Technically, there isn’t really a big difference between buying second hand games and pirating. If you pirate something: you get the product, the devs don’t get the money. If you buy something used: you get the product, the devs don’t get the money. But of course, if that was actually illegal, society would be a very different place. Buying and selling is a massive part of the way the world works and has always worked. Its weird how laws can technically contradict themselves but still somehow work. Well… how well laws “work” is debatable, but you catch my drift.

    • SanguineAngel says:

      Windows was my first thought when I read this. Their licence rules are banal, ridiculous and, above all, prohibitively expensive. I hope this gets things in order

  47. Issus says:

    It’s got a bit of a double edged sword feel to it.

    On the one hand it’s a consumer rights victory, and will hopefully prompt companies to be a bit more thorough with their QA testing, and might result in better games overall.

    On the other hand it could rush the industry wholeheartedly into the “games as a service” model (which I personally dislike), and those companies that can’t adapt to it quickly enough could suffer losses (in the same way that resale of boxed products causes reduced profits for the devs/pubs).

    • SanguineAngel says:

      If the game industry does turn that corner and manage to make games a service entirely, that will be the day I stop gaming altogether.

    • InternetBatman says:

      I don’t think that’s necessarily a bad thing. If this pushes them into the games a service model, we’ll see a greater evolution in the games as a service model. More importantly, it will create a hole in the market that will eventually be filled by a company operating on better business practices.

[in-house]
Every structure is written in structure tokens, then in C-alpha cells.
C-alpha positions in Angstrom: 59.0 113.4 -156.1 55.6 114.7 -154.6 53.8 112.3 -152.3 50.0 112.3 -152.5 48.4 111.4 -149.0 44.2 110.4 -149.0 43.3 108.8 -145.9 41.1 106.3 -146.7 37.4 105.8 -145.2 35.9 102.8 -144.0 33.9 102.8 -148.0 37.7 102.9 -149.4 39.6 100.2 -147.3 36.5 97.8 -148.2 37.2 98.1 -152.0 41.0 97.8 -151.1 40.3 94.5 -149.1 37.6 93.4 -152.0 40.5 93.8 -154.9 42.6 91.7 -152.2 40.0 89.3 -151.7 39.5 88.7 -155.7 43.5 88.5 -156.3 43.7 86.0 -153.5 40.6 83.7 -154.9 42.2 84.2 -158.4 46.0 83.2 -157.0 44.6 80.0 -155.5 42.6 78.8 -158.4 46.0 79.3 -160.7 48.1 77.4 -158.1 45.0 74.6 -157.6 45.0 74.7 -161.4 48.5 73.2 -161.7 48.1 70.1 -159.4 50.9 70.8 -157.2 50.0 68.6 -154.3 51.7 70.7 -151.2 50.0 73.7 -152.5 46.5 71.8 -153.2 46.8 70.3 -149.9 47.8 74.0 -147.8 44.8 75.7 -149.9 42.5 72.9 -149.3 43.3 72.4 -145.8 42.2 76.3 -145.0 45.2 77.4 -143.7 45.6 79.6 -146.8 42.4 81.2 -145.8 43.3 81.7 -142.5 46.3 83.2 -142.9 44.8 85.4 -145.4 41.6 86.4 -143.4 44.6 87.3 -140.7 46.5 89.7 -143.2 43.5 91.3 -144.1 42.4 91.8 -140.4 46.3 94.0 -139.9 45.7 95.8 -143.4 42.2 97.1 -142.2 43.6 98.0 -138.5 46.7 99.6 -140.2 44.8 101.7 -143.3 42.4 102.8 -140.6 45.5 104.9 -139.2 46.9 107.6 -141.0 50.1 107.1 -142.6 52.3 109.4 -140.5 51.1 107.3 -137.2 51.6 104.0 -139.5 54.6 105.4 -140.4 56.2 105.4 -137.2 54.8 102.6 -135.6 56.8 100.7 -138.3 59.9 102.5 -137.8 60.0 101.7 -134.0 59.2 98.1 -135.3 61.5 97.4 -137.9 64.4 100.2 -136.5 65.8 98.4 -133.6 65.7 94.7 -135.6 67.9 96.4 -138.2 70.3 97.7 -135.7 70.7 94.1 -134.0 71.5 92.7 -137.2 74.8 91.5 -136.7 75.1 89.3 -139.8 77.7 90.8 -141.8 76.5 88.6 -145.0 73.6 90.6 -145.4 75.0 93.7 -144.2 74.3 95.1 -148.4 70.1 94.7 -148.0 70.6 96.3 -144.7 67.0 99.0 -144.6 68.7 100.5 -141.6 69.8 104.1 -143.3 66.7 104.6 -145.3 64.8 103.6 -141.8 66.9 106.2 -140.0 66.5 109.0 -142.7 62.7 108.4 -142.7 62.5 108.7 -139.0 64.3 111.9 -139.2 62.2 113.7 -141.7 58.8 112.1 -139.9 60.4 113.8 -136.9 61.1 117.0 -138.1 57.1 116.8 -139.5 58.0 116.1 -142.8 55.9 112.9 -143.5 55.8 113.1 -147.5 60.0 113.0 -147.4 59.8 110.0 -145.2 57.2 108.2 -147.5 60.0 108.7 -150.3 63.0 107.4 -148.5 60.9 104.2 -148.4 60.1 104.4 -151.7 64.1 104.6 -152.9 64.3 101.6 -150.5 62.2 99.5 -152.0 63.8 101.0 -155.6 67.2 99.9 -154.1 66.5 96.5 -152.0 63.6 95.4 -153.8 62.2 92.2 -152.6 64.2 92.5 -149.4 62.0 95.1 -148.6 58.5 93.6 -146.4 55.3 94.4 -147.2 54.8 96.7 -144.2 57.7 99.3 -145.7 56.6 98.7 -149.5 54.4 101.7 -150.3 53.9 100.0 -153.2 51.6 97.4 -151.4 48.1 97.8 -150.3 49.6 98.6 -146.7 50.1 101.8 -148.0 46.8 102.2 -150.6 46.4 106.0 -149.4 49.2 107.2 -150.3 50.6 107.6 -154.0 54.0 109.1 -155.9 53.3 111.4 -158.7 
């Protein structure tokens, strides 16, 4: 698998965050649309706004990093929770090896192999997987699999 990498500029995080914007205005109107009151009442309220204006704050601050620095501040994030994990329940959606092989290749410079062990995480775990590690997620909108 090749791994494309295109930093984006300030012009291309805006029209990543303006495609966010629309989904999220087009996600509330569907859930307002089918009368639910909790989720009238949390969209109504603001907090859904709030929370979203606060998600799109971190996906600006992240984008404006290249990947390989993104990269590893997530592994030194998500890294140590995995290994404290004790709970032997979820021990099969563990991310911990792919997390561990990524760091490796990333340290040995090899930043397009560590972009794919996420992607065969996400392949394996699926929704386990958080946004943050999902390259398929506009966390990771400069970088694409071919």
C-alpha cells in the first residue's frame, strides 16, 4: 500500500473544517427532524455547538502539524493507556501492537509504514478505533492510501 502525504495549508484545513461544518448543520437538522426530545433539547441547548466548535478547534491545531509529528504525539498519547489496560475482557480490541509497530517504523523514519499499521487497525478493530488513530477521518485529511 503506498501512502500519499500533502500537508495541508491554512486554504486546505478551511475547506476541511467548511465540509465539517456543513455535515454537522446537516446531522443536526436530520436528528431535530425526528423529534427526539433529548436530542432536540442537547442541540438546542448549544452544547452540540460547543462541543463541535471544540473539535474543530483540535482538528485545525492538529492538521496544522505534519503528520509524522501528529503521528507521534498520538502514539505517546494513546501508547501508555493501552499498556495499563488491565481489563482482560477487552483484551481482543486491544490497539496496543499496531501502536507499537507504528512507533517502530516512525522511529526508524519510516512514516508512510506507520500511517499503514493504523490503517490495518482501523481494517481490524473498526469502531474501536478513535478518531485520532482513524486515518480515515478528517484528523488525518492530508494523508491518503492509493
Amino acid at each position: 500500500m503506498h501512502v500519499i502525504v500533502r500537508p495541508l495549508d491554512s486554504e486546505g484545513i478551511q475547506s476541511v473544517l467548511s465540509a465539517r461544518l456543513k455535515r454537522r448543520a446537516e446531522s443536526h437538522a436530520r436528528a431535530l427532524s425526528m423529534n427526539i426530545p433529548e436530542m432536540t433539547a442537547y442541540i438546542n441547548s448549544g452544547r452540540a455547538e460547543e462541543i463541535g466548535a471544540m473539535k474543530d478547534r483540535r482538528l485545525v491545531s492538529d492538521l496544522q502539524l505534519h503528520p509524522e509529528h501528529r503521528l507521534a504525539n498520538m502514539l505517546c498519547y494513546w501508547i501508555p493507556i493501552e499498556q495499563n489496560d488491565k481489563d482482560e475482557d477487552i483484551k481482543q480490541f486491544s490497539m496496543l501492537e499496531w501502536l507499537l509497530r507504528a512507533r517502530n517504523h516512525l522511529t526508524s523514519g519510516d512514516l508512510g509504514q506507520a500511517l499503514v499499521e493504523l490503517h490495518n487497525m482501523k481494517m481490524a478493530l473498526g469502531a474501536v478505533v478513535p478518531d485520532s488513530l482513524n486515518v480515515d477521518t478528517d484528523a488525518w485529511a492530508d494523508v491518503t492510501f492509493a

48. best_jeppe says:

    As many probably have said I can imagine a sort of Steam Marketplace in the future where you can put up your games for sale and as soon as someone buys it dissapears from your steam library and you get money to spend on steam or something. Could be very interesting.

  49. AlexiValerii says:

    And now the EU has managed to knock the planet out of its normal orbit around the sun and we will eventully drift into space because off the combined lawyer armies of Valve, EA, and many more companies jumping up and down in rage….

    but as a more serious thing… maybe the Ship EU will do some good for the common people before sinking… and yes this is a very good thing but it will be challenged by companies with a lot of money to spend on Court bills… so this is a first victory in a very long series of court battles me thinks

  50. Misnomer says:

    As Valve, why would I see this as anything other than me being required to provide services to someone who didn’t pay for them? I guess you can say that the seller is selling the redownload, steamcloud…. services they bought from Steam, but I think Valve looks at this and says we are pretty much guaranteed 2 downloads for a single game purchase now instead of 1 for some percentage of sales. That increases the cost of our provided service so we must up our charge to developers (think back to DLC store policy change).

    Now developers don’t put things on as deep of a sale anymore because Valve must take a higher cut, other problems emerge because of resale undermining sales and cost of labor, and boom… no more Steam as the consumer haven it used to be.

    I just can’t see the U.S. companies going along with this… doing business in the EU will be like doing business in Asia games wise. Maybe worse.

    • MortalWombat says:

      Valve could simply charge you once for the game (DRM-Free CD-Key-Thingy, whatever…) and a little extra for downloaded bandwidth.

      • Misnomer says:

        Thus punishing gamers who purchase after patching? Or discouraging developers from large content patches and killing free dlc from here on out? Or maybe that balances out in a project 10 dollar sense for used sales? You see the knock on effects it has though. If you thought monetization was getting crazy already… if this ruling holds it may get even weirder and less consumer friendly.

    • Chris D says:

      I suspect Valve will see this as an opportunity. There’s now a digital pre-owned market and no-one is in a better position to take advantage of it than Valve.

      • Brun says:

        This. Set up a “used game auction house” and take a 20-30% cut of the transaction.